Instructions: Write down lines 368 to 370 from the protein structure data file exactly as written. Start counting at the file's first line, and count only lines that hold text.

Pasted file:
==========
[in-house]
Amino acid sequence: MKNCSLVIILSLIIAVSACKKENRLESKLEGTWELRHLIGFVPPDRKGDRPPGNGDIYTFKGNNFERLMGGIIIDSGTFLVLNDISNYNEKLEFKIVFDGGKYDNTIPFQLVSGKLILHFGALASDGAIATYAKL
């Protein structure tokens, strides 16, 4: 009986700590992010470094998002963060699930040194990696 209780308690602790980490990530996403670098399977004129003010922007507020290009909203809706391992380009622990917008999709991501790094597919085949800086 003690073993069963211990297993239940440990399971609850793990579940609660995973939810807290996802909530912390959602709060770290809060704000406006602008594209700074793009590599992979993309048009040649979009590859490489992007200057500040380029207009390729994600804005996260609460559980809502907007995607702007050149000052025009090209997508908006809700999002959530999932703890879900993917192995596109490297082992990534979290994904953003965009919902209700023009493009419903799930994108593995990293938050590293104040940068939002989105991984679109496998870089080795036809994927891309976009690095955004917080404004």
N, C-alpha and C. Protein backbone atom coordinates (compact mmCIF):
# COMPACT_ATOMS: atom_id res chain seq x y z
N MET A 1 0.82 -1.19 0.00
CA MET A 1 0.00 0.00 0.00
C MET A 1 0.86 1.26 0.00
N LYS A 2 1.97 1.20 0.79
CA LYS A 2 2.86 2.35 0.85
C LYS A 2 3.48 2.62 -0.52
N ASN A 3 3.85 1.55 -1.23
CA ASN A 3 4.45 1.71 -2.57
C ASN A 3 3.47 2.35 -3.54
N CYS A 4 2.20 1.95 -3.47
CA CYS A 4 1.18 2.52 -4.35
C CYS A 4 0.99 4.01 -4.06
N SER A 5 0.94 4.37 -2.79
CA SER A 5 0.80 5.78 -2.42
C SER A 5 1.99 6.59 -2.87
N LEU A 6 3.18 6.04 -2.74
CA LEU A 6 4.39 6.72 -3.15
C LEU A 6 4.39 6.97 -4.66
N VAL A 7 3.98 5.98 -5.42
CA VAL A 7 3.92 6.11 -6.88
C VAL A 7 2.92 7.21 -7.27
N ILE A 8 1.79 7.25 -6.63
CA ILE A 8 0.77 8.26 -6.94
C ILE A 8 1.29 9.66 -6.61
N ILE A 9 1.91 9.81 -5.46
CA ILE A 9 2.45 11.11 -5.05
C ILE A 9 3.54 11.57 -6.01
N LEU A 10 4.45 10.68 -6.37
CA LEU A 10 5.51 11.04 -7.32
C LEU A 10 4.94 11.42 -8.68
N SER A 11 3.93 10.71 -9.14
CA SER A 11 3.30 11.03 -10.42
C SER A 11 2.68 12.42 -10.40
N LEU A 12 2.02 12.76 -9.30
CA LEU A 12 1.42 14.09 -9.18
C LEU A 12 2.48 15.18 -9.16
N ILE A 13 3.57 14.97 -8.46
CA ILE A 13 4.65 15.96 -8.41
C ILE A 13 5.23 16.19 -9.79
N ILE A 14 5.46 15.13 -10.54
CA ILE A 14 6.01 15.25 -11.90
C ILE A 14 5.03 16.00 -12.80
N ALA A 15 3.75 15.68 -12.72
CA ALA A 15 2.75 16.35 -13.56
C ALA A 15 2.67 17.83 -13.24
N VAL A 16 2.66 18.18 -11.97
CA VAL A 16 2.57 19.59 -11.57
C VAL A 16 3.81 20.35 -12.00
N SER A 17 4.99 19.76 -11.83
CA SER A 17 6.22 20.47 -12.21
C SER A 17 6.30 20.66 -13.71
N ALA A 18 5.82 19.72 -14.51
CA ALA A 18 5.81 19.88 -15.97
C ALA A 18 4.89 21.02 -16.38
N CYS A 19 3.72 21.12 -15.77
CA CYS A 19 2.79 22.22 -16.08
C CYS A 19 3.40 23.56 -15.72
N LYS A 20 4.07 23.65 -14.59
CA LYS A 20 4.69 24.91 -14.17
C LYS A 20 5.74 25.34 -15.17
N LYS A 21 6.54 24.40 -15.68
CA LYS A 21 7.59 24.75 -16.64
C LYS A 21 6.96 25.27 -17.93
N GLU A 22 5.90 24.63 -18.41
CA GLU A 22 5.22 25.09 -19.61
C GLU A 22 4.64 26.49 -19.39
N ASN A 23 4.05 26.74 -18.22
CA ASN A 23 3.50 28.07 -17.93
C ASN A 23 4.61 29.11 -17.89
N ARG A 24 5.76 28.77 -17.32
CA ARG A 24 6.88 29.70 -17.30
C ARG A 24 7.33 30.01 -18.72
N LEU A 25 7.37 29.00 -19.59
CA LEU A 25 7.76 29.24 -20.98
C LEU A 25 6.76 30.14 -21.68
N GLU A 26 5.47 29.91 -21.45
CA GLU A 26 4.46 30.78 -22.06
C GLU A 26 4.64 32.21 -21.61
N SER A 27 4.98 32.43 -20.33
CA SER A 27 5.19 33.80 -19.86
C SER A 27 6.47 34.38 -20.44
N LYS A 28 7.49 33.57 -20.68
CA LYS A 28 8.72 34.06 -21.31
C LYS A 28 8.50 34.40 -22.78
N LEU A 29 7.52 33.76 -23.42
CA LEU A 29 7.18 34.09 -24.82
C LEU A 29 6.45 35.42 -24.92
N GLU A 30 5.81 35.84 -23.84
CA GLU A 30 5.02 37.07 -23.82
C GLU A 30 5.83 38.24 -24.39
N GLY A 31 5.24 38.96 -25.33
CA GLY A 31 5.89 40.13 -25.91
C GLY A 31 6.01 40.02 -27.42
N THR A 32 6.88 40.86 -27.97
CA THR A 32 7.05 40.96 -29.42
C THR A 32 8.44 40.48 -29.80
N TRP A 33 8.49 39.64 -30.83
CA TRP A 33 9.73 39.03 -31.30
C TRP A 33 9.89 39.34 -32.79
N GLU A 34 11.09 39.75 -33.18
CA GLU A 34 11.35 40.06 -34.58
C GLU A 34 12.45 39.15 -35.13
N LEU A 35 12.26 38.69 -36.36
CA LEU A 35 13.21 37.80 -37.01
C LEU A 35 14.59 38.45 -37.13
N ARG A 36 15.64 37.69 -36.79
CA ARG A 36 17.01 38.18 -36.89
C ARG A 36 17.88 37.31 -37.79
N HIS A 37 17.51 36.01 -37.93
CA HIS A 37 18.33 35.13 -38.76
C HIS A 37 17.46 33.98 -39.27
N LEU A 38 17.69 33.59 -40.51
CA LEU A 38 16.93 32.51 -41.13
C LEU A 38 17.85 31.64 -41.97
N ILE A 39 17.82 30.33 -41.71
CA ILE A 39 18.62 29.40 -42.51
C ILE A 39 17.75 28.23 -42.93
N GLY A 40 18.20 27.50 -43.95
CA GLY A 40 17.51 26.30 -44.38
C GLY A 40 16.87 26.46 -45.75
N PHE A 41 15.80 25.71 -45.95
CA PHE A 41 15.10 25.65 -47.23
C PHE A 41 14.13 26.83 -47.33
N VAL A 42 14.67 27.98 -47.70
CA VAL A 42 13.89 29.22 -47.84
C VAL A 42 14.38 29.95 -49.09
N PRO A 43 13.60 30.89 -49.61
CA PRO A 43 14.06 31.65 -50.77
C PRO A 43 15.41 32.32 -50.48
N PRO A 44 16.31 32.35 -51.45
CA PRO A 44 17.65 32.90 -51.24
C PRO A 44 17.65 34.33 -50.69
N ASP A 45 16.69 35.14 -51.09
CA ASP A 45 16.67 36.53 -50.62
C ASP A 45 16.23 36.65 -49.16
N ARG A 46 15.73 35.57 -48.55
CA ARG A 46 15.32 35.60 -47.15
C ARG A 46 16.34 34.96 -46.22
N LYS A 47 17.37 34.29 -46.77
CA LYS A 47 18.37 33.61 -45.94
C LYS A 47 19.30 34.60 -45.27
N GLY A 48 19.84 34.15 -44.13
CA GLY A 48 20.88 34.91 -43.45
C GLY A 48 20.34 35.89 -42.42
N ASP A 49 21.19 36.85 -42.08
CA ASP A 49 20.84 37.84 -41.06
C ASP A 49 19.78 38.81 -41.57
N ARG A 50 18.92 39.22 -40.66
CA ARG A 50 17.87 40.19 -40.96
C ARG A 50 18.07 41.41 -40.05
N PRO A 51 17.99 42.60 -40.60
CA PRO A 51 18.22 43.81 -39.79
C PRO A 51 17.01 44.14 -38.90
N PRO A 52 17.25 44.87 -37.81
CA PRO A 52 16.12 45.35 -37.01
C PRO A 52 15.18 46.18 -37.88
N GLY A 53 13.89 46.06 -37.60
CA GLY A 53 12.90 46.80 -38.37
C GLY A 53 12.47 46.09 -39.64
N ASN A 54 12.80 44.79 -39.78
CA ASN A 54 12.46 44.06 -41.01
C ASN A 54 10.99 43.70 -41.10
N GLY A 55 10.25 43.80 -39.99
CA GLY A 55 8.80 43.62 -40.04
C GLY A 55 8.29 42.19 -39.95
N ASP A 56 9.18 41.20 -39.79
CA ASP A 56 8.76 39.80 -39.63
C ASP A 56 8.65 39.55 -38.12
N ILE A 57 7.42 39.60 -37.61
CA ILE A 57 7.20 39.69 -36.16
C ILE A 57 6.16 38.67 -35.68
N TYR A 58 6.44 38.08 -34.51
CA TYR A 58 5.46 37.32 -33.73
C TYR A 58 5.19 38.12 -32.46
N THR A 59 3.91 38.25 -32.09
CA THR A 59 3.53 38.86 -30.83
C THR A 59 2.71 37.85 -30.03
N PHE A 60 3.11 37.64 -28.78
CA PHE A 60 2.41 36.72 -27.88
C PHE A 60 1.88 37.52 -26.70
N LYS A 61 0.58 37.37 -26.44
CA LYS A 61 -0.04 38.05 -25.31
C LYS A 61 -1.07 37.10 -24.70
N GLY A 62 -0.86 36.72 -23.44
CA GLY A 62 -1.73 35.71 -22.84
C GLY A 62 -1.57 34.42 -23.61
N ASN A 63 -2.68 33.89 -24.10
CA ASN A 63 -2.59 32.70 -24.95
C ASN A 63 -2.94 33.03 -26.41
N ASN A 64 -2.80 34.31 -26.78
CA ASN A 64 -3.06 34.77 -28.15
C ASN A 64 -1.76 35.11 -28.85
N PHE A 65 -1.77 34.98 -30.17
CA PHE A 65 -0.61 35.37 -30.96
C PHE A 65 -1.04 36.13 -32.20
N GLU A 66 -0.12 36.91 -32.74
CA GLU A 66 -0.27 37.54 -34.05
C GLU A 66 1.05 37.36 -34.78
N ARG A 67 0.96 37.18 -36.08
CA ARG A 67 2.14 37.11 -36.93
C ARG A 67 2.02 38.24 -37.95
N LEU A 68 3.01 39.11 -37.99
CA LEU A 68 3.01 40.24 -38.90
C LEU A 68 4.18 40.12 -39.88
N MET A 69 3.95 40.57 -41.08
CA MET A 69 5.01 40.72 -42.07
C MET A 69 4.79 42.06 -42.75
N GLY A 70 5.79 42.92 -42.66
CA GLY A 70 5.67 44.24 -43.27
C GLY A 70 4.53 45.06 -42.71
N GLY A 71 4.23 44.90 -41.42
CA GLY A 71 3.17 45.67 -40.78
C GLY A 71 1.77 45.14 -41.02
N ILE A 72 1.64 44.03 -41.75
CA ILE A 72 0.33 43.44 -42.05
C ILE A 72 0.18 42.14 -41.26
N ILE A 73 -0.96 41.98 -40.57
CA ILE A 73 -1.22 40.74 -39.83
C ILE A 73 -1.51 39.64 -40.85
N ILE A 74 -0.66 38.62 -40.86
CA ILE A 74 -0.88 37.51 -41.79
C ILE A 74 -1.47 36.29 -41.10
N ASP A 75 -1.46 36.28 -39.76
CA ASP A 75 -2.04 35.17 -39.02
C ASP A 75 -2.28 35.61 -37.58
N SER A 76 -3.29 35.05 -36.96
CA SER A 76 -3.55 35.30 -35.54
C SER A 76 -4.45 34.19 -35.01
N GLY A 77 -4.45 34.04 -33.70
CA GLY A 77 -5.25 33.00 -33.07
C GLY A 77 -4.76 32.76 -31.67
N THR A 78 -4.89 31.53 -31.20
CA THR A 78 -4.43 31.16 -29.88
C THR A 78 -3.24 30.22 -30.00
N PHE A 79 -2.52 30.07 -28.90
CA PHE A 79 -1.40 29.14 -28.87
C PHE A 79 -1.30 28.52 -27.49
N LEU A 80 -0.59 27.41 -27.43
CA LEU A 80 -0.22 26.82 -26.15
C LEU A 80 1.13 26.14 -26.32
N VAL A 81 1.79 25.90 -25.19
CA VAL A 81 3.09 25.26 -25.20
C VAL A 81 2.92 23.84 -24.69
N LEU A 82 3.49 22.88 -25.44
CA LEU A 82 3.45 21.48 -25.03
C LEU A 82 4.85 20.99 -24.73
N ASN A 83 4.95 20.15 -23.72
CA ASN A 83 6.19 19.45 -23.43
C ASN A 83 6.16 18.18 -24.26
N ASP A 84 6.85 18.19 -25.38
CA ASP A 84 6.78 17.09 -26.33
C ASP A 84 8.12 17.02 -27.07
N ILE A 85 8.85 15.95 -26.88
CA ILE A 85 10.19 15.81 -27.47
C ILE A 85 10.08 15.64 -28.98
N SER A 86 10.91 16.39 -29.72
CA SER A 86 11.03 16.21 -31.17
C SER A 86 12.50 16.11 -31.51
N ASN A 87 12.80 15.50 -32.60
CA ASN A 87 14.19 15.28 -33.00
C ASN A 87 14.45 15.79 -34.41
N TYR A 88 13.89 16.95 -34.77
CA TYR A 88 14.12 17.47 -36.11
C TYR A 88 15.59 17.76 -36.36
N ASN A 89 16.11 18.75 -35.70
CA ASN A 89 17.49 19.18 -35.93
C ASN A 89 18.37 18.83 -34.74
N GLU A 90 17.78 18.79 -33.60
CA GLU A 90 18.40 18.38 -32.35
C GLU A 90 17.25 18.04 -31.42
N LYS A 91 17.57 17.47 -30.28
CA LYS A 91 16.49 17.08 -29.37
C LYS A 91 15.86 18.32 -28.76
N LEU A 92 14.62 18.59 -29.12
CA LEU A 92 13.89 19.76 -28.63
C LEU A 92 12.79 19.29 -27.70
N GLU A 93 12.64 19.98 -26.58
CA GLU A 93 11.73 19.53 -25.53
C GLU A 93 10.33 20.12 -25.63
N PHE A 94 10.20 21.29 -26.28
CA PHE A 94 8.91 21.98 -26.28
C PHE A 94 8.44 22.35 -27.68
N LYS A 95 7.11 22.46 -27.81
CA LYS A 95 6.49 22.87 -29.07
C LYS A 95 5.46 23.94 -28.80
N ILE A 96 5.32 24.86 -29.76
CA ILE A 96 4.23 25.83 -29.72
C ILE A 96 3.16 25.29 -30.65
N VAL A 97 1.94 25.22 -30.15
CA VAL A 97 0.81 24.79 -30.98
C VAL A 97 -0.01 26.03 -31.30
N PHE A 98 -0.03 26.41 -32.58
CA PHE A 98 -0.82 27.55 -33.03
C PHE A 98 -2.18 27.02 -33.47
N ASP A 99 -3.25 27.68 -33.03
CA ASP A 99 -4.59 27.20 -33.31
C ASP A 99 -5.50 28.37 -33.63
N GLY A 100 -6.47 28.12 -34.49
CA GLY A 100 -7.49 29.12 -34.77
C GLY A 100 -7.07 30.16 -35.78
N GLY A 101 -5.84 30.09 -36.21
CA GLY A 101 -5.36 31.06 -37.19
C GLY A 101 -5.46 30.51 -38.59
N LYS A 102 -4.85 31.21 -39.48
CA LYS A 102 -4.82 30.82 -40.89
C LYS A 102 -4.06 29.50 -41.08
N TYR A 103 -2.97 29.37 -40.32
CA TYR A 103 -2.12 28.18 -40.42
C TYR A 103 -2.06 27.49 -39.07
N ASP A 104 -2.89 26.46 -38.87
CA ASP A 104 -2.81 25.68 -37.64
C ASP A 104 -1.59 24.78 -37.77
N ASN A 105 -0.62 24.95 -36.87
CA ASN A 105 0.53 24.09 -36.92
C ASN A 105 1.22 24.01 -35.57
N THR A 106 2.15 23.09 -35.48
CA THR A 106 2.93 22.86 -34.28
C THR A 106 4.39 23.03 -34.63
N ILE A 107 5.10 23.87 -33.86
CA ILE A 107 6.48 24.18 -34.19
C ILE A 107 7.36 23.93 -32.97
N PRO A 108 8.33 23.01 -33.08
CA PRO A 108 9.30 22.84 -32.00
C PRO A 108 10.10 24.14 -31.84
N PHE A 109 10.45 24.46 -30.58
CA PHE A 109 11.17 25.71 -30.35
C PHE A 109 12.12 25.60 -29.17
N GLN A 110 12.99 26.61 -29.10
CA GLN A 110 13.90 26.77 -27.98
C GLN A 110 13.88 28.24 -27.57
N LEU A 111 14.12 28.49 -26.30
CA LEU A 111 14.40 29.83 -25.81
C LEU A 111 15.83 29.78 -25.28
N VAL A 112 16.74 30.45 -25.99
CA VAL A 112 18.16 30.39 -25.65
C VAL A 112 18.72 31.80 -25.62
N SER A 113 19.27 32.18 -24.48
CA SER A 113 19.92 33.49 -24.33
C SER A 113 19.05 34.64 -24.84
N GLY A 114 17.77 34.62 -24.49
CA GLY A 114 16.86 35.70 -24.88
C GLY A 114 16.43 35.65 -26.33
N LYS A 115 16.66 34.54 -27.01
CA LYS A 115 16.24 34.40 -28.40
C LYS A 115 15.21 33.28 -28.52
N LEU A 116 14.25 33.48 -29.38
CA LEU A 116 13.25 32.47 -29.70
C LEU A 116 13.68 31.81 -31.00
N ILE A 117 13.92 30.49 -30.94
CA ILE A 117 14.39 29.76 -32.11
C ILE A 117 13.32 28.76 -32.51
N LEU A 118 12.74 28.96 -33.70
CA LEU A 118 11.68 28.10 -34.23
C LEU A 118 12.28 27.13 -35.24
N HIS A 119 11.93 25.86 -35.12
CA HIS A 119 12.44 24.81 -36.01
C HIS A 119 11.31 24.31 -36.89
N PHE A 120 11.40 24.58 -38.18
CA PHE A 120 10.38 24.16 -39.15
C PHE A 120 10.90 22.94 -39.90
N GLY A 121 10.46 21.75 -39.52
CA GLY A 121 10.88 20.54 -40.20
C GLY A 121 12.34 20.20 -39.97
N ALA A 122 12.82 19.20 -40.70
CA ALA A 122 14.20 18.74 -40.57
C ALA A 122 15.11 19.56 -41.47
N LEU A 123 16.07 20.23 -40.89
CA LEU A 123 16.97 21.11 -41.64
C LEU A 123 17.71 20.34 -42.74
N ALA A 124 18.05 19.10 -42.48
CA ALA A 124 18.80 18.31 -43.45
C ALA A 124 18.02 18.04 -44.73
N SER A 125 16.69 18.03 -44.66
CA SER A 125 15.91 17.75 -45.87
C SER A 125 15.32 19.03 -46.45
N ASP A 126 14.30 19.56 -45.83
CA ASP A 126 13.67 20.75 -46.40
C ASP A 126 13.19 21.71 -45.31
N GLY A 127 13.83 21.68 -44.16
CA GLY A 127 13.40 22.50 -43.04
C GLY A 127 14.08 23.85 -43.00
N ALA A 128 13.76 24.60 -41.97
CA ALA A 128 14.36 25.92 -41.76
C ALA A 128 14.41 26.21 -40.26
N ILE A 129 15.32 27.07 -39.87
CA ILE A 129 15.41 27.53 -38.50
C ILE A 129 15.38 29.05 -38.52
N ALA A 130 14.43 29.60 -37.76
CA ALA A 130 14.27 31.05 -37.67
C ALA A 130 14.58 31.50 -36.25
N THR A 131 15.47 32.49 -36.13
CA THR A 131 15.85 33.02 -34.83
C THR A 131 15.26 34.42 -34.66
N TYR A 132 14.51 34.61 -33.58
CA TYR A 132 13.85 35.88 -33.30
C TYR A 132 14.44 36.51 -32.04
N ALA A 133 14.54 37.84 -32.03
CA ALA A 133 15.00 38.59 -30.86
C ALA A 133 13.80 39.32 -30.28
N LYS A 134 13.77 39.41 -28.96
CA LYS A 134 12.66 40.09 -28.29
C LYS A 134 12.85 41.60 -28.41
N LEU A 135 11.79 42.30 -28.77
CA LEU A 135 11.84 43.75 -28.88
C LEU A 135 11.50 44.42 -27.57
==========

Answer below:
C GLY A 121 12.34 20.20 -39.97
N ALA A 122 12.82 19.20 -40.70
CA ALA A 122 14.20 18.74 -40.57